The US Preventive Services Task Force (USPSTF) found insufficient evidence to assess the benefits and harms of vitamin D and calcium supplementation for the primary prevention of fractures in community-dwelling, asymptomatic men and premenopausal women, according to a recommendation published in JAMA.1
In addition, the task force found insufficient evidence to assess the benefits and harms of daily supplementation with doses >400 IU vitamin D and >1000 mg calcium for the primary prevention of fractures in community-dwelling, postmenopausal women.
The USPSTF recommends against daily supplementation with <400 IU vitamin D and <1000 mg calcium in this population.
The task force notes that the updated recommendations do not apply to individuals with a history of osteoporotic fractures, increased risk for falls, or a diagnosis of osteoporosis or vitamin D deficiency.
The updated recommendation is consistent with the previous 2013 USPSTF recommendation on vitamin D supplementation, with or without calcium, to prevent fractures. The task force reviewed evidence on vitamin D, calcium, and combined supplementation for prevention of fractures in community-dwelling adults, defined as not living in a nursing home or other institutional care setting.
The USPSTF included 11 randomized controlled trials in the evidence report and systematic review, with a total of 51,419 adults >50 years.2 Only 1 study reported on total fracture incidence, finding that supplementation with vitamin D decreased total fracture incidence (absolute risk difference [ARD], −2.26%; 95% CI, −4.53% to 0.00%). Three trials found no significant association with hip fracture (pooled ARD, −0.01%; 95% CI, −0.80% to 0.78%). In addition, 1 trial showed that supplementation using vitamin D with calcium had no effect on total fracture incidence (ARD, −0.35%; 95% CI, −1.02% to 0.31%), and 2 trials showed no effect on hip fracture incidence.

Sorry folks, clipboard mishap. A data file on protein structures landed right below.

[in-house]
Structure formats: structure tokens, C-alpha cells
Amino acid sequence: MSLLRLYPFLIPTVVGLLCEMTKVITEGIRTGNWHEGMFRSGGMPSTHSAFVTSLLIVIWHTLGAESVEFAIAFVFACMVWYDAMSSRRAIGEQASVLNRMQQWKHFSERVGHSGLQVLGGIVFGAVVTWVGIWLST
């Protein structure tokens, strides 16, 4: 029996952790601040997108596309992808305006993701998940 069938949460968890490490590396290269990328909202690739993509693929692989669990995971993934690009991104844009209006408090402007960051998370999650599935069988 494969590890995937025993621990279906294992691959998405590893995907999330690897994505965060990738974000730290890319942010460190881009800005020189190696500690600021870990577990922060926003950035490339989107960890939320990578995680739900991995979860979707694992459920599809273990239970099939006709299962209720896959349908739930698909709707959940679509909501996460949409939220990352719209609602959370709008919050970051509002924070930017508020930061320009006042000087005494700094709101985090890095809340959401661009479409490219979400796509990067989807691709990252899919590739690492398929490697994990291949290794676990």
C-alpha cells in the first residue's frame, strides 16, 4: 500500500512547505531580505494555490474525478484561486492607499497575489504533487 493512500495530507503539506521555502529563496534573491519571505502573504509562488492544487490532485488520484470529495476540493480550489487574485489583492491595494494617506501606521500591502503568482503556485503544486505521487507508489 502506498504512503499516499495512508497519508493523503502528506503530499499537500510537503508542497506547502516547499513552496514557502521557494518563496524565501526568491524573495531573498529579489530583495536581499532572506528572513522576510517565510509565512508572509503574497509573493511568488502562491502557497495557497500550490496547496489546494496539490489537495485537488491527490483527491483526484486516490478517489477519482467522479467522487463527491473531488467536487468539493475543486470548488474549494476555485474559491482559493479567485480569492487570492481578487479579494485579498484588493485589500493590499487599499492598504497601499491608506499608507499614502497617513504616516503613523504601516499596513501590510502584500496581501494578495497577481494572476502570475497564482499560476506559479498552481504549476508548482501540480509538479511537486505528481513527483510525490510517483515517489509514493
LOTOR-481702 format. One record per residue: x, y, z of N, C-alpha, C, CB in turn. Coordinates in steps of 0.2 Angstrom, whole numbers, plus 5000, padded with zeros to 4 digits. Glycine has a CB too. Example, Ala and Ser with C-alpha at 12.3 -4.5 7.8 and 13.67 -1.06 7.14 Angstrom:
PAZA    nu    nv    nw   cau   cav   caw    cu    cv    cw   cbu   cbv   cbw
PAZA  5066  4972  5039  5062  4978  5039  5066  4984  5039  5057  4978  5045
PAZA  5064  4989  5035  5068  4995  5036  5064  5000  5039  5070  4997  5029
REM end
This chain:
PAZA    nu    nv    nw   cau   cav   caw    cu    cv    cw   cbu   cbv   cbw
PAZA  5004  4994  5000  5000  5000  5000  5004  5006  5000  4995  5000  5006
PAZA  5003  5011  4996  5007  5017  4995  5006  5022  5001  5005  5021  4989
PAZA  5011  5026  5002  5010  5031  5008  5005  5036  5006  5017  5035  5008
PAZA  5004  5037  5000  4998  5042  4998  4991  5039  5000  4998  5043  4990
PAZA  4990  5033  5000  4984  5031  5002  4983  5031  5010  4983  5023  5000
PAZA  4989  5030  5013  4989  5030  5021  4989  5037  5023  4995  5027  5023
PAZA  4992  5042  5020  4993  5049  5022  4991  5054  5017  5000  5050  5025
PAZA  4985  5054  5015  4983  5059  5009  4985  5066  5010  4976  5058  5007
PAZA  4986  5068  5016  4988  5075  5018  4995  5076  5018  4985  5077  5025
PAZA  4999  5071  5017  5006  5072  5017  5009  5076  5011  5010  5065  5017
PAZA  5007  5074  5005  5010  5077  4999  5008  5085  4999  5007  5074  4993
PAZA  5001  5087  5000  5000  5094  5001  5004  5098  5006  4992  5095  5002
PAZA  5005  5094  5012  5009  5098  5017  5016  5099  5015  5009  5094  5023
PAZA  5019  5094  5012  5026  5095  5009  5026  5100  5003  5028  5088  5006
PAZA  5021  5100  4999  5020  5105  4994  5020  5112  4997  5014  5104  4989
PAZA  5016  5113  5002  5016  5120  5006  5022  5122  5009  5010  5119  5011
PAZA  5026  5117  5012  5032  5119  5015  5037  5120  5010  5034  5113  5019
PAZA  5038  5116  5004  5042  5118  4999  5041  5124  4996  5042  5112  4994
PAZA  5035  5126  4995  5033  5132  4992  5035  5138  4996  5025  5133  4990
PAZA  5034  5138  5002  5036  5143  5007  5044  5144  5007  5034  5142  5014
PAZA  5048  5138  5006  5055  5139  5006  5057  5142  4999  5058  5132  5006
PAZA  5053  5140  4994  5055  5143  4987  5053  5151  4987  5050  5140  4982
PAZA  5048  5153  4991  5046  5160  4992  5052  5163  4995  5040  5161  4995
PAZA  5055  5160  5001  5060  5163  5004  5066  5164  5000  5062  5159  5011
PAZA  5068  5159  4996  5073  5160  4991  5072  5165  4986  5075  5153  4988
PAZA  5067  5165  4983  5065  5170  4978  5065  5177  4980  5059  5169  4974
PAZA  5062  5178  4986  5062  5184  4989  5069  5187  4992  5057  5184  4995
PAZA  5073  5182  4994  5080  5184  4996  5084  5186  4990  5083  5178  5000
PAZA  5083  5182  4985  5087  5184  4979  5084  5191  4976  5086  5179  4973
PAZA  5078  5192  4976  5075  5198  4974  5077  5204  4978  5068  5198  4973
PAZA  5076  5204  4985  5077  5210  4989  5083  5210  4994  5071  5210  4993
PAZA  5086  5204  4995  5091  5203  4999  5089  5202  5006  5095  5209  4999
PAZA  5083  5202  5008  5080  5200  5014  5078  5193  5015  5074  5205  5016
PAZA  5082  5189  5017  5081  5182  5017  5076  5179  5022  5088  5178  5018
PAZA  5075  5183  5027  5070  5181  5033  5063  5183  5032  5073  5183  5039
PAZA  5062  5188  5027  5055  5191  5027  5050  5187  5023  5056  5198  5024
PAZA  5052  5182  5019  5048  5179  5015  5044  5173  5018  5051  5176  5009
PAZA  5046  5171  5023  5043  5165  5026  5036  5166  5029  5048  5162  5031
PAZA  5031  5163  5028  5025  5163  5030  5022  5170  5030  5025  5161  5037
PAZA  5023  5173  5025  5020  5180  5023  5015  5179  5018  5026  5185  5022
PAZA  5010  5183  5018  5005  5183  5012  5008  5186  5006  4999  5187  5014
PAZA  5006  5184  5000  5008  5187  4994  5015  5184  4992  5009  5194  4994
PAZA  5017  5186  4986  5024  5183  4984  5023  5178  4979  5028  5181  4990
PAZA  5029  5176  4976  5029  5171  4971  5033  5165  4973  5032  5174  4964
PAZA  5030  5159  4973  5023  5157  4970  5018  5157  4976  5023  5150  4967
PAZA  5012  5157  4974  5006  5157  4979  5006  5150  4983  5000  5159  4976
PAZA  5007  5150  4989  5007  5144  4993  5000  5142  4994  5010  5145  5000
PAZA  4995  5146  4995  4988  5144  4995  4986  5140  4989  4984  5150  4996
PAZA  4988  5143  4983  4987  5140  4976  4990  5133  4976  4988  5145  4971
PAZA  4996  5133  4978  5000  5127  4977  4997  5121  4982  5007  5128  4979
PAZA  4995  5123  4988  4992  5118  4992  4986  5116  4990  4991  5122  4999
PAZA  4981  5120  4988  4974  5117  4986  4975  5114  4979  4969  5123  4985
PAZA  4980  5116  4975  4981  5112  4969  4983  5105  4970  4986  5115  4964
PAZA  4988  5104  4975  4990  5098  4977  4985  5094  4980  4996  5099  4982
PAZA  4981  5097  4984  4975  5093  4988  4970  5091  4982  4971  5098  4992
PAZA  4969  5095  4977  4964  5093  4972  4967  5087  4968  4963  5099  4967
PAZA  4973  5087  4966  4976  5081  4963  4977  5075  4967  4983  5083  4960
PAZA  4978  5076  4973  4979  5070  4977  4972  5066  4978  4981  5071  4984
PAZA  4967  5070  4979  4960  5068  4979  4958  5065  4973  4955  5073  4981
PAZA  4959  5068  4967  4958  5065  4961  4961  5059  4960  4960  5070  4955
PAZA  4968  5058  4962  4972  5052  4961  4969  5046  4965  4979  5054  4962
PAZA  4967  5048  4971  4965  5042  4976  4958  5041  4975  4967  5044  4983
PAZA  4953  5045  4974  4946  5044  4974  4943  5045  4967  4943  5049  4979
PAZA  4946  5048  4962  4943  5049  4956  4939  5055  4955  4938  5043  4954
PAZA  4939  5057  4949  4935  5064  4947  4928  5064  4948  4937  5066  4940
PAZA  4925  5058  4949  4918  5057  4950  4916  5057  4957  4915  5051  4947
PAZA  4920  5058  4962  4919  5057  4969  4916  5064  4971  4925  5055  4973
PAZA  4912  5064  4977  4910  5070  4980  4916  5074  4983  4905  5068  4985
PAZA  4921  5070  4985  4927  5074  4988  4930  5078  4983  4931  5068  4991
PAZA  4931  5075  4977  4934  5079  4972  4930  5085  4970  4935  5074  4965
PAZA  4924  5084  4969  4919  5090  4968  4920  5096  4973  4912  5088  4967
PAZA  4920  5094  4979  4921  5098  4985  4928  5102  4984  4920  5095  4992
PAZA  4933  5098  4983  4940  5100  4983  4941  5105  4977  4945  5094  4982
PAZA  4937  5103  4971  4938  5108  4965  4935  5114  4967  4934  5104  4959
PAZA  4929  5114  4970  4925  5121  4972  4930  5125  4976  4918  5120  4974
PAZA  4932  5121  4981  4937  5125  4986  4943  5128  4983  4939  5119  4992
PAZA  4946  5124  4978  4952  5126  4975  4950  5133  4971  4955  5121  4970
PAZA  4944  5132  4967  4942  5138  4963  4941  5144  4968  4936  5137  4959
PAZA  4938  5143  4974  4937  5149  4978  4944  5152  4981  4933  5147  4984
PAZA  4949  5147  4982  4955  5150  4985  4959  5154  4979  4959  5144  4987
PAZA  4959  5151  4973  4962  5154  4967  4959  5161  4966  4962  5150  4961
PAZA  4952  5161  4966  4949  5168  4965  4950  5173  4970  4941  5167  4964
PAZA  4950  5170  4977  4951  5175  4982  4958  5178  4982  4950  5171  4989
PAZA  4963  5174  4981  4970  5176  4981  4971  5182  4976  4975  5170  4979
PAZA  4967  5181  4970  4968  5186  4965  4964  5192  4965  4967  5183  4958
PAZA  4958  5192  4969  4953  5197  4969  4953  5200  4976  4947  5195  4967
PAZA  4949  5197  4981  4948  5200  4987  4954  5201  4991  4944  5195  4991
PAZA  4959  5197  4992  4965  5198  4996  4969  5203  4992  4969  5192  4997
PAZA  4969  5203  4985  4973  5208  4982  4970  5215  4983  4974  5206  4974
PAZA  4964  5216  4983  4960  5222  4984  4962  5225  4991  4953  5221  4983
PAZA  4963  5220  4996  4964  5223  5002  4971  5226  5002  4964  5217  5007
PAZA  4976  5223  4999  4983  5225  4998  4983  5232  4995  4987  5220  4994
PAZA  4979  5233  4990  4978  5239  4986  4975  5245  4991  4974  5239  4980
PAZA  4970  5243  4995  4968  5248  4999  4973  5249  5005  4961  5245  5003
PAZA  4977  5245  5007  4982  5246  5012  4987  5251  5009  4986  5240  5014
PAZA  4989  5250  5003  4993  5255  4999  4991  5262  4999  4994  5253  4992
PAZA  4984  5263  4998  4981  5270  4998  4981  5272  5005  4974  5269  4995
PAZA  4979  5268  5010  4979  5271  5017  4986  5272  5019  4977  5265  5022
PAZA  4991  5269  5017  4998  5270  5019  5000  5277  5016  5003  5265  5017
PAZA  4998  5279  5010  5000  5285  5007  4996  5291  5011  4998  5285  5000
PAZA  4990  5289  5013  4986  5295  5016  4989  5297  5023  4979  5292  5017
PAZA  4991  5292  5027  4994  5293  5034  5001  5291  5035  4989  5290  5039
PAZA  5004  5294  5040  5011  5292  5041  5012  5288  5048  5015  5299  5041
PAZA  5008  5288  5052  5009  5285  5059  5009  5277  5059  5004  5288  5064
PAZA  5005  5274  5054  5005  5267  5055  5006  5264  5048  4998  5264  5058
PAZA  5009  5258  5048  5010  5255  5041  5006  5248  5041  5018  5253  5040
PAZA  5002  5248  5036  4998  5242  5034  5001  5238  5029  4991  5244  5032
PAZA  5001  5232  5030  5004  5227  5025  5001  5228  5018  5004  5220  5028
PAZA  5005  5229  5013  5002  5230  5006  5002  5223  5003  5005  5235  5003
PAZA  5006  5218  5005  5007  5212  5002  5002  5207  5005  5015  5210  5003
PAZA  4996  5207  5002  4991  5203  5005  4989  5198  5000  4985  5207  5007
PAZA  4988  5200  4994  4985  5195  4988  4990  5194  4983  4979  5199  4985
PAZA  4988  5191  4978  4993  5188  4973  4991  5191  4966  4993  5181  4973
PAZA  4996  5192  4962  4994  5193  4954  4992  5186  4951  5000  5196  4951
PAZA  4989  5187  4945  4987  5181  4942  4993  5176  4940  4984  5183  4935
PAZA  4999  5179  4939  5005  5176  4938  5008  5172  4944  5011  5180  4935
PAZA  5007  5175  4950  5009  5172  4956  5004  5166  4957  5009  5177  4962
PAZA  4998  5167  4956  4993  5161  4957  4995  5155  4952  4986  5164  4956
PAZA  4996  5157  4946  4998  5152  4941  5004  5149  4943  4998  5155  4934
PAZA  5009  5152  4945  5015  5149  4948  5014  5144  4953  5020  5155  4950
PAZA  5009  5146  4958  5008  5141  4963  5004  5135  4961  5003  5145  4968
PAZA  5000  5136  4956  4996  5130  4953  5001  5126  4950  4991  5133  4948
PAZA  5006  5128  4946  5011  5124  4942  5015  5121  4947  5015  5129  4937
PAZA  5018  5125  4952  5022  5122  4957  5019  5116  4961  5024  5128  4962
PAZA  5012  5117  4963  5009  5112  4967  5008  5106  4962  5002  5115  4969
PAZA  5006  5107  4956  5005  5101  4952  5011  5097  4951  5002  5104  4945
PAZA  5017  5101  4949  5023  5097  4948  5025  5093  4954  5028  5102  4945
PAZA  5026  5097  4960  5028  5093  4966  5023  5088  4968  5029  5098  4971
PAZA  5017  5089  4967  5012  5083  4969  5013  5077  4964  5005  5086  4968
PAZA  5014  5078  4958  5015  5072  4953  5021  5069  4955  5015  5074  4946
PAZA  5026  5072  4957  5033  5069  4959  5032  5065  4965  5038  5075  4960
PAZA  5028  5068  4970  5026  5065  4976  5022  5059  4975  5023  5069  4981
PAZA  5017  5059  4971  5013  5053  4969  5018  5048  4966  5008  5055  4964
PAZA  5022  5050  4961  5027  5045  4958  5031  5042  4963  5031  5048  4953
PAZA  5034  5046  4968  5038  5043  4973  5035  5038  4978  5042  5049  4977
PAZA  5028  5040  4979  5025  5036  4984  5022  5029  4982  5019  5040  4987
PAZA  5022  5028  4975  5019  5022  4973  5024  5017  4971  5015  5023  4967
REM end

Evidence for supplementation with calcium alone was limited, with very imprecise results. Results also show that supplementation with vitamin D alone or with calcium had no significant effect on all-cause mortality or incident cardiovascular disease. Supplementation with vitamin D and calcium was associated with an increased incidence of kidney stones in 3 trials (pooled ARD, 0.33%; 95% CI, 0.06%-0.60%), but supplementation with calcium alone was not associated with an increased risk (pooled ARD, 0.00%; 95% CI, −0.88% to 0.87%).
“More studies are needed to more clearly determine if supplementation with vitamin D, calcium, or both consistently prevents fractures,” the task force noted. “If future evidence shows a benefit, the magnitude of that benefit will need to be weighed against the magnitude of harms caused by supplementation.”
- US Preventive Services Task Force. Vitamin D, calcium, or combined supplementation for the primary prevention of fractures in community-dwelling adults: US Preventive Services Task Force recommendation statement. JAMA. 2018;319(15):1592-1599.
- Kahwati LC, Weber RP, Pan H, et al. Vitamin D, calcium, or combined supplementation for the primary prevention of fractures in community-dwelling adults evidence report and systematic review for the US Preventive Services Task Force. JAMA. 2018;319(15):1600-1612.
This article originally appeared on Rheumatology Advisor